First of all the sending off of Abidal. A decision that should by the way kill all speculation of conspiracy theory from the Chelski fans. Did he touch Anelka so he fell? Yes. Did he mean to? Probably not. Was he the last man? Think so. So even if it was unintentional, even it was only a slight flick on Anelka's trailing leg, it was still a foul. And as it looked like he was the last man, and Anelka was about to go clean on through, technically he should get the red card. Most ref's here do chicken out and only give a yellow, which most people agree is the morally correct thing, however acording to the book red is correct. Chelsea would have cried foul if not, and UEFA would have not been pleased with Øvrebø if had not shown the red card, as referees are not allowed to use common sense.

For all the potential fouls on Chelsea players, I think they were all pretty clear and correct decision by the referee. Toure's tacle on Drogba in the box was clean, the wrestling match outside the box was 50-50 each way. The pull down of Malouda clearly started outside the box, even though the significant part of the foul was later inside, which is irrelevant. But even if it was 5cm inside, the referee does not have a ruler with him, so people can't expect a match killing decision like that. I think 90% of on the boxline fouls will be free-kicks.

Most other times was just the normal diving by Drogba, which makes it difficult to referee as you are never sure when Drogba cries wolf.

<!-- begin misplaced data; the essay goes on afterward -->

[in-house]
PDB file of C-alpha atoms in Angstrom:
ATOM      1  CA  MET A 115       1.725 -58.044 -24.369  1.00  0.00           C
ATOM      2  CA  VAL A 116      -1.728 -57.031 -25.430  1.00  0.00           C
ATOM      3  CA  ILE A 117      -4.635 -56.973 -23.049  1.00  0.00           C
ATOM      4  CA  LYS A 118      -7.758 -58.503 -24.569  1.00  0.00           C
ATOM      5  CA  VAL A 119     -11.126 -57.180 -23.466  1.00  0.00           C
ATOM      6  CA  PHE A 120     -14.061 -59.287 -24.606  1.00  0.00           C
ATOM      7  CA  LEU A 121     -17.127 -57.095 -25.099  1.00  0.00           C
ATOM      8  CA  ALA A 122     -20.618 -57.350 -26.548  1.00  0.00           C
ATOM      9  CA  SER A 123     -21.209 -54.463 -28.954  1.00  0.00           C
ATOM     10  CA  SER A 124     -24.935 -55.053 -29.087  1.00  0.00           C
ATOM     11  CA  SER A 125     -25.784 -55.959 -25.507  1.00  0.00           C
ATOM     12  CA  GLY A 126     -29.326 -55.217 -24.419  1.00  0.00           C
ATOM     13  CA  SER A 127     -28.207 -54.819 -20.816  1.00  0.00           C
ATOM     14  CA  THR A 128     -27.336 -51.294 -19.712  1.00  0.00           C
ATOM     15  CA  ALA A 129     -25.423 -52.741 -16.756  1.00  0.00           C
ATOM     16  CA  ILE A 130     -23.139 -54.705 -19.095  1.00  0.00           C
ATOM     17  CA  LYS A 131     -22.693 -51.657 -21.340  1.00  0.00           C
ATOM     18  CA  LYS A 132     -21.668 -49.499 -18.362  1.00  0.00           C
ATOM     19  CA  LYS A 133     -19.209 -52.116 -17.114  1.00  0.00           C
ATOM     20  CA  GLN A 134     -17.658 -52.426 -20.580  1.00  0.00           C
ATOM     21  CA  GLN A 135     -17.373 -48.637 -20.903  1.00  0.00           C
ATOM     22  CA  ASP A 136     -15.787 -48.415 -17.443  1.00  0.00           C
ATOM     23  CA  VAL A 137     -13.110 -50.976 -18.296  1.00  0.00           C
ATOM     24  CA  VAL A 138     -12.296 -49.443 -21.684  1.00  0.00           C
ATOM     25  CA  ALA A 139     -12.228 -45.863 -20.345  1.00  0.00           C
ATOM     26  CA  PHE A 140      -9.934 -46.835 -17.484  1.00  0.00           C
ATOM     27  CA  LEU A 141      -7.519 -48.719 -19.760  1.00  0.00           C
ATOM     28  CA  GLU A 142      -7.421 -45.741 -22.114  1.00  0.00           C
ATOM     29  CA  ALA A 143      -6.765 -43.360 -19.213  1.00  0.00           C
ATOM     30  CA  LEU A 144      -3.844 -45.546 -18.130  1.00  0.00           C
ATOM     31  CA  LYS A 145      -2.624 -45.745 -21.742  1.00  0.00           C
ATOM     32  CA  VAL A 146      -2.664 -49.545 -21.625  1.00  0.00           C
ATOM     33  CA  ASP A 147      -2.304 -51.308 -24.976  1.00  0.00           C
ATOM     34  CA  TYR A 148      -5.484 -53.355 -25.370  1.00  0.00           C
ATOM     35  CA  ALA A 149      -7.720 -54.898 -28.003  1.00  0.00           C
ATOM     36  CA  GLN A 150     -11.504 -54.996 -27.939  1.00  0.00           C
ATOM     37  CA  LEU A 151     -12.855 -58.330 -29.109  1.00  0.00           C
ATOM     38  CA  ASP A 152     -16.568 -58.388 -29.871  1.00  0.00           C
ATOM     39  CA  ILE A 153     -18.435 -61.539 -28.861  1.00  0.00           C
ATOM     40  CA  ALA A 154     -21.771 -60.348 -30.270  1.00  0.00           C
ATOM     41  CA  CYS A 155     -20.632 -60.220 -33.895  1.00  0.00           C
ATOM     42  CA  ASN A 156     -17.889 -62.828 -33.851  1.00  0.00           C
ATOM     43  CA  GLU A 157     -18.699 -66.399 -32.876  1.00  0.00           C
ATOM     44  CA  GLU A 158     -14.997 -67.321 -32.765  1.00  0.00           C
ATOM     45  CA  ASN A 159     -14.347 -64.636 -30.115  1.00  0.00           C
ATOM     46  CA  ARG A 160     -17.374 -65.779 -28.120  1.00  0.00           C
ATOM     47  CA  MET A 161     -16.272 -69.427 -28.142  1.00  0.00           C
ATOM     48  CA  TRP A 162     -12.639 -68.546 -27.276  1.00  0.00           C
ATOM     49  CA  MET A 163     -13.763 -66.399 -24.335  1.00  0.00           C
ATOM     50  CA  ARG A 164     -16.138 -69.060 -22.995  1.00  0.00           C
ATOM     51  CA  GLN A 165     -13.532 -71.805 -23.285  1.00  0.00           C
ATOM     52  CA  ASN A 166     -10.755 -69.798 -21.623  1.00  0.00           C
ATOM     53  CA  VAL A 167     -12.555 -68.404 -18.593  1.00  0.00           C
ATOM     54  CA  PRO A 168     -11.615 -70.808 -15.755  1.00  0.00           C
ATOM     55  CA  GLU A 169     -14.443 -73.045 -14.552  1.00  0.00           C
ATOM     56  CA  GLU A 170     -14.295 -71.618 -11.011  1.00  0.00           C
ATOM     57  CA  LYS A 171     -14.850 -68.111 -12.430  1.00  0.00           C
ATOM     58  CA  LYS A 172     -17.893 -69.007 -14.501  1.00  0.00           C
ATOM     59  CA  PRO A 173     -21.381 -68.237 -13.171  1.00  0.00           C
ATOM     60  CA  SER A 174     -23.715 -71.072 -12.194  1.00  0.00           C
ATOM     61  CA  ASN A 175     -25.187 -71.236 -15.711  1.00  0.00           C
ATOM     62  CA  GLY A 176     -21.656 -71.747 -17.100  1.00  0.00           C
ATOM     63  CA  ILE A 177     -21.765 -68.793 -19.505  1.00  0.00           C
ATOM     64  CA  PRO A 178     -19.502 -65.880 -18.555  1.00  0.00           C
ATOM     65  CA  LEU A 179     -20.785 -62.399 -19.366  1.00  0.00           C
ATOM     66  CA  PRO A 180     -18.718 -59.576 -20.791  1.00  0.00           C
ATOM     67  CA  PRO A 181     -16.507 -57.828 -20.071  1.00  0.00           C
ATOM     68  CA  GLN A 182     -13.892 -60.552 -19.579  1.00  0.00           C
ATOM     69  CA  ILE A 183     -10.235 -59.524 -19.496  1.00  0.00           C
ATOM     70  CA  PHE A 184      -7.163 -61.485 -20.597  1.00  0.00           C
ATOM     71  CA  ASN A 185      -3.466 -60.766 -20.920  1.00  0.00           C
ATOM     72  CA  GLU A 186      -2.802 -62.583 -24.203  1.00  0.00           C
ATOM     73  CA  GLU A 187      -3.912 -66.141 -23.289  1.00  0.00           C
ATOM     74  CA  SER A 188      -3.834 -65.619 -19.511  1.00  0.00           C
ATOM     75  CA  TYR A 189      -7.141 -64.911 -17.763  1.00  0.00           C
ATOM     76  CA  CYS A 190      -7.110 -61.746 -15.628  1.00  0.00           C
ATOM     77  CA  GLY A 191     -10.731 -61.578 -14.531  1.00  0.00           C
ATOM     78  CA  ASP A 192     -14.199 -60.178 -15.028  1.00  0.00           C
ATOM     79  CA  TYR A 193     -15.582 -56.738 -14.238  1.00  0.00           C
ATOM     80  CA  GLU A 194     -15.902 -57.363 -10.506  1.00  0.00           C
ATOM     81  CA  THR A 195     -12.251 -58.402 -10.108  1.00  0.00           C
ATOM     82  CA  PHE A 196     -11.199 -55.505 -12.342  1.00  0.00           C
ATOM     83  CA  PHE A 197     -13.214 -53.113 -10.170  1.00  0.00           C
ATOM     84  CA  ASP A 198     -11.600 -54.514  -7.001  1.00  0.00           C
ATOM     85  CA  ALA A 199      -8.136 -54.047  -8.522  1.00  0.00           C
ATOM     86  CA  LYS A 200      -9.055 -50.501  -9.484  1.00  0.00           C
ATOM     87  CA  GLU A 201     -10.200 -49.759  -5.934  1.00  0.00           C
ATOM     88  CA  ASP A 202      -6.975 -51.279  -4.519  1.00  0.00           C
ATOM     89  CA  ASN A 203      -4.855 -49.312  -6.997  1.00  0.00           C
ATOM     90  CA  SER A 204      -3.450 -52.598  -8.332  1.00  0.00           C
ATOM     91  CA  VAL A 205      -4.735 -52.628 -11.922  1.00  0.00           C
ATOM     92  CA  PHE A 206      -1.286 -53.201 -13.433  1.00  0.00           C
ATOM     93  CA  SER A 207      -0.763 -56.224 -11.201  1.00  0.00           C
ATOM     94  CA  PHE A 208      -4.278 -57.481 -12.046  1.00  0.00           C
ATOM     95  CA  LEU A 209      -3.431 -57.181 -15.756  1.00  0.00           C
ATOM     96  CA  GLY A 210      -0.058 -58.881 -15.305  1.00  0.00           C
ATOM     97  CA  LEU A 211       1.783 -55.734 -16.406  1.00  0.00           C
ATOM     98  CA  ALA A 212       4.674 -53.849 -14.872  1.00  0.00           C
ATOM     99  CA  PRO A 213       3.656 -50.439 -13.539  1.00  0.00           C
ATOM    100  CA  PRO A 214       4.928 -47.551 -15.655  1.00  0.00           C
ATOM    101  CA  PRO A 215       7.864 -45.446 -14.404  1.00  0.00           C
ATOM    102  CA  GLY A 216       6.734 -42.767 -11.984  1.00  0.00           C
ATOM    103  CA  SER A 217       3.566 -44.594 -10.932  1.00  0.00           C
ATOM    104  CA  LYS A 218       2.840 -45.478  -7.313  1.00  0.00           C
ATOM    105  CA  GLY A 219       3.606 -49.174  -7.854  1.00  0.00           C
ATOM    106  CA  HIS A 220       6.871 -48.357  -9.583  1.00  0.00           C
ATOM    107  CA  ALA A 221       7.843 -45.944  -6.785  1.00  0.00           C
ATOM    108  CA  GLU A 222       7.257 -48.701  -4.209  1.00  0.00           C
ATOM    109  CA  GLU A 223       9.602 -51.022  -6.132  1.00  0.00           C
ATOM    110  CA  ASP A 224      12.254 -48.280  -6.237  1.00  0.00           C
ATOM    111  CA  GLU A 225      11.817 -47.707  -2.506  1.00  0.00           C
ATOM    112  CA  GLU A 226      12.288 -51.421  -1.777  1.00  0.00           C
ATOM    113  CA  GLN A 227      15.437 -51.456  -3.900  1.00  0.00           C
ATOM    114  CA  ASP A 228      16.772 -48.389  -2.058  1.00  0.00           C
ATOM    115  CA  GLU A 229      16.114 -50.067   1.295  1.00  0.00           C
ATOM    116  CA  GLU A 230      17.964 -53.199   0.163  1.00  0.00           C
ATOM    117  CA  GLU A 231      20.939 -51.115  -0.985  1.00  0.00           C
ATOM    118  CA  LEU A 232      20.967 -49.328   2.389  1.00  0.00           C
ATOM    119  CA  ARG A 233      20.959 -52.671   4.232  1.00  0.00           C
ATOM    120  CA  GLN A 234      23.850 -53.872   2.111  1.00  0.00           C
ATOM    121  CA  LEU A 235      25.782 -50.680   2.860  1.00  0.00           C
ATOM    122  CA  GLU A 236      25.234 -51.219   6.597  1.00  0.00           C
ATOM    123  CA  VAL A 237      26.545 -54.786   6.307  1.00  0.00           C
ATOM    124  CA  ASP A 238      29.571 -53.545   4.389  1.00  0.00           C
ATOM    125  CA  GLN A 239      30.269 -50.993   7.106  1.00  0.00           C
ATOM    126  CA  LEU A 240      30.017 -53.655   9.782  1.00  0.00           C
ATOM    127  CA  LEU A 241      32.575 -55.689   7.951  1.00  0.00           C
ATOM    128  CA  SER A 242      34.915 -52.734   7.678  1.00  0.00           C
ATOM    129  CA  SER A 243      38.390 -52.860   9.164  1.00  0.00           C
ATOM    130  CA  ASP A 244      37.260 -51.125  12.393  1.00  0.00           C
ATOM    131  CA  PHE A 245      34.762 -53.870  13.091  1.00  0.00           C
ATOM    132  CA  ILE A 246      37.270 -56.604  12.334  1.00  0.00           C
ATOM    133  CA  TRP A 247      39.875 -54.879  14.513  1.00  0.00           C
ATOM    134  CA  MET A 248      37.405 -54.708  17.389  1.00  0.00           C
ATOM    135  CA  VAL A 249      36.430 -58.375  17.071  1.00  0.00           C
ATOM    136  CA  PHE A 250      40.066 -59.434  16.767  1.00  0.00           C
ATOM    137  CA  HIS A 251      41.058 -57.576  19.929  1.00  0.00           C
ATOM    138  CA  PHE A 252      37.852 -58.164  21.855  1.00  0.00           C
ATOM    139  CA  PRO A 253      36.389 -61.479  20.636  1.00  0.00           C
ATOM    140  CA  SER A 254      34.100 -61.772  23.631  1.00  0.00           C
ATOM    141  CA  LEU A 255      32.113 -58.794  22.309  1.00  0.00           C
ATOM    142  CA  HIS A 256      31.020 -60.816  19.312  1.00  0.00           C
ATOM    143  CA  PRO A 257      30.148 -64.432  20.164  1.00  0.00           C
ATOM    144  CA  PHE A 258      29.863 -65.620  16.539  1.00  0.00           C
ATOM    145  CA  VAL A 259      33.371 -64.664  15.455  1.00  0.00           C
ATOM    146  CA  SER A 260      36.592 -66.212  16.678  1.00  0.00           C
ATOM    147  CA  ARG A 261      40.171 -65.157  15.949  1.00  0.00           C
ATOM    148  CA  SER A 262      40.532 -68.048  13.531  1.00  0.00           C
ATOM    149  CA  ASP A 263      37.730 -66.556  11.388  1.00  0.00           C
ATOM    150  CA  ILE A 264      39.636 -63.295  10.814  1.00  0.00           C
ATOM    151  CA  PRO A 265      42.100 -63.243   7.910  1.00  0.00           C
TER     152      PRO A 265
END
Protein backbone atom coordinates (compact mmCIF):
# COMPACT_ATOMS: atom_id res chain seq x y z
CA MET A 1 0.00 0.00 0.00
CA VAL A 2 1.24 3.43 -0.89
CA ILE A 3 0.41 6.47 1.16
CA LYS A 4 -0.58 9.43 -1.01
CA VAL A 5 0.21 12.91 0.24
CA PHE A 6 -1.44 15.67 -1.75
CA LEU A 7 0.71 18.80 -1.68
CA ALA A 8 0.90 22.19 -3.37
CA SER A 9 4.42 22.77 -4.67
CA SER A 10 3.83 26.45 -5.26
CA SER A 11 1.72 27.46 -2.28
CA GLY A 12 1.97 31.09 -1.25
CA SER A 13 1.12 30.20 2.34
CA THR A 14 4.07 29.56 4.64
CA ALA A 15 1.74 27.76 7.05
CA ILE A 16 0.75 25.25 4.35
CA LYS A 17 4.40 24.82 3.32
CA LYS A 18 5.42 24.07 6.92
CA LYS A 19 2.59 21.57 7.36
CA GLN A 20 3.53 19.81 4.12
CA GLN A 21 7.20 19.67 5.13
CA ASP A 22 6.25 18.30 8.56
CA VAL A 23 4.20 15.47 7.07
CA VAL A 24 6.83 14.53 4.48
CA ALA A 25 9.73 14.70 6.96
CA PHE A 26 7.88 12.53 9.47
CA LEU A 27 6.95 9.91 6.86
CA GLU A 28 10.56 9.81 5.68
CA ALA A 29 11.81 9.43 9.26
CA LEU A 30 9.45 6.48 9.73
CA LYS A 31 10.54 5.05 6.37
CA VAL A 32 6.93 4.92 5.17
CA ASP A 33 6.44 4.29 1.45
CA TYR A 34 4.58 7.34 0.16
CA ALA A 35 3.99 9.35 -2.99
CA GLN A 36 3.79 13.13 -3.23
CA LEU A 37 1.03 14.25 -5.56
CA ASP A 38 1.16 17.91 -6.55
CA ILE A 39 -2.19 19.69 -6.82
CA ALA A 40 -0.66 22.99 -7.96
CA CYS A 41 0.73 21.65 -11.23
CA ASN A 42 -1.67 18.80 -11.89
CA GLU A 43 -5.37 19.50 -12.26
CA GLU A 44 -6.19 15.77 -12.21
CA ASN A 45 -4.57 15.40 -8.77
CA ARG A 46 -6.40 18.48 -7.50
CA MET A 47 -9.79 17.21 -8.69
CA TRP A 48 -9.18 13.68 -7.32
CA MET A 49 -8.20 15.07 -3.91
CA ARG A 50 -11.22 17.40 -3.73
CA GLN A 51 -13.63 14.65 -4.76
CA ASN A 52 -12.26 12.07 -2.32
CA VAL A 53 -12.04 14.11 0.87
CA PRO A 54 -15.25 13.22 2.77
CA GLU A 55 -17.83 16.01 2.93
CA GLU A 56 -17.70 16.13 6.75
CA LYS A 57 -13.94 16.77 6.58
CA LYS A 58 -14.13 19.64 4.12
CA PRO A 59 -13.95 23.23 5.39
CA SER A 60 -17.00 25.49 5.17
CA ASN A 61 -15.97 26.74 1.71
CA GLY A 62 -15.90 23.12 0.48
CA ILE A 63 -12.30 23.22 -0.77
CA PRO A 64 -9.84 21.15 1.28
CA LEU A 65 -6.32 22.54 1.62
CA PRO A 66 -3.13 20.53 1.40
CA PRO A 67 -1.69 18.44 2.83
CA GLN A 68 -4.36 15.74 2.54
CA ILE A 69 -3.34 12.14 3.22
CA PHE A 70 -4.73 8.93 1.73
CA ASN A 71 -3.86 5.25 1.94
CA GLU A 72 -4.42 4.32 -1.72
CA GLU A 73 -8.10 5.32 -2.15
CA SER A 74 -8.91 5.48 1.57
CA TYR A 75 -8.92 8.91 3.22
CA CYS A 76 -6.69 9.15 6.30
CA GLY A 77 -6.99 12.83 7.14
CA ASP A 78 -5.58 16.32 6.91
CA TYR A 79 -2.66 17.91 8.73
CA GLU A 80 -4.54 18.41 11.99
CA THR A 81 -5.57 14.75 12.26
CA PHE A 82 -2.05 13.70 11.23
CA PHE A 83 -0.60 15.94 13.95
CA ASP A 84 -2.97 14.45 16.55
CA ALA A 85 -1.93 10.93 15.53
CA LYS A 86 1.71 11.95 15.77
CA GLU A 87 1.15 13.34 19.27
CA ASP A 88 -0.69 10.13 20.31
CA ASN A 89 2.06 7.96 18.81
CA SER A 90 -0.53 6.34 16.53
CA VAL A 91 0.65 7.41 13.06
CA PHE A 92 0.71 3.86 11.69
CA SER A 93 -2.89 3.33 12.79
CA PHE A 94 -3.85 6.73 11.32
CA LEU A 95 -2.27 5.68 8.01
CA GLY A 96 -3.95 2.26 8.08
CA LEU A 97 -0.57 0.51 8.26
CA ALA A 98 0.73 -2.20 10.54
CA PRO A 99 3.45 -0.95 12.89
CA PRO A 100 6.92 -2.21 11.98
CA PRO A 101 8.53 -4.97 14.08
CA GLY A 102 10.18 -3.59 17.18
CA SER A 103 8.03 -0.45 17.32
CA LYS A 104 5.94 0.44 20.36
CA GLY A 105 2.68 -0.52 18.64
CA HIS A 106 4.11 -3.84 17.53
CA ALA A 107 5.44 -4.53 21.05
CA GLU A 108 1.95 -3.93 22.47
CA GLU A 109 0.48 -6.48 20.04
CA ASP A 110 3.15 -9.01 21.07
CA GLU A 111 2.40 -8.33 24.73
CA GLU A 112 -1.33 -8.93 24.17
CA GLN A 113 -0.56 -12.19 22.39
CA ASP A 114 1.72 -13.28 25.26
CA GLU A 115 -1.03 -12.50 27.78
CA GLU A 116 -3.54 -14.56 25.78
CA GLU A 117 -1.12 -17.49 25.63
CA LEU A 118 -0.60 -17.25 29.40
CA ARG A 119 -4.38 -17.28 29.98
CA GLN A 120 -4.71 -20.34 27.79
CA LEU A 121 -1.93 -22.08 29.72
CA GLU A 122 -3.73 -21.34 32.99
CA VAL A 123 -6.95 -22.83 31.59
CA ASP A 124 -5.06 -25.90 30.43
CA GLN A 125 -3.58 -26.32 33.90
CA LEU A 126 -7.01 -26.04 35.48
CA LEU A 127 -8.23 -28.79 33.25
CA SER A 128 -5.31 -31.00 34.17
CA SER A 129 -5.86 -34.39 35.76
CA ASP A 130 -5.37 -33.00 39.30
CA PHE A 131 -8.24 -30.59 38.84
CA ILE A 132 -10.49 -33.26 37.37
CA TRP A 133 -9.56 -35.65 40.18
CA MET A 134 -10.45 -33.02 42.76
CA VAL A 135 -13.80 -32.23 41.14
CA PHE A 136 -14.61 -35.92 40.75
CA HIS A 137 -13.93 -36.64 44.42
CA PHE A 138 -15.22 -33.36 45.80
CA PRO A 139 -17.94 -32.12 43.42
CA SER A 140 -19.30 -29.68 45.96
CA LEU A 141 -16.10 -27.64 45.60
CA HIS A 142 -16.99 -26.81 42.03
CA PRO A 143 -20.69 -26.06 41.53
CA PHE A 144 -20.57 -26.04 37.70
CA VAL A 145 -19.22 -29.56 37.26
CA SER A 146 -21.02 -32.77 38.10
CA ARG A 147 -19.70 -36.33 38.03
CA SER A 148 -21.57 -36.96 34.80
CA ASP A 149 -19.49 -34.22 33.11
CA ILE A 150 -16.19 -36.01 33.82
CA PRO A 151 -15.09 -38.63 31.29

As for the two handball incidents, they are not so clearcut. Both times by Pique and Eto'o their hands was not in motion, they had no time to remove their arm, but neither was in a "natural" position. Was it accidental ball to hand? I certainly would have not disagreed had they been penalties, but I would thought it be very unfair. But perhaps technically they should have been? But again they are a toss up, greyzones either way, and as expected the loosing teams get upset.

But even if you had 3 penalty claims go against you, it does not mean the next dubious must go your way, they should all be assesed individually!

So I think the referee got it right. Had one of the handballs gone Chelsea's way I would have not disagreed, but like the sending off, I would have thought it was very harsh, but I could understand why. So perhaps Chelsea should have had at least one penalty.

BUT, what is a disgrace is Chelsea and their players and staff and the English Press.

How they let their players behave like enraged animals like Ballack and Drogba is a real disgrace, and for not condemming it afterwards. I must credit John Terry for restraining himself and trying to restrains his players on the pitch, which is unusual of him, however his undignified and bullying comments in the press afterwards highlights that he still has a lot to learn.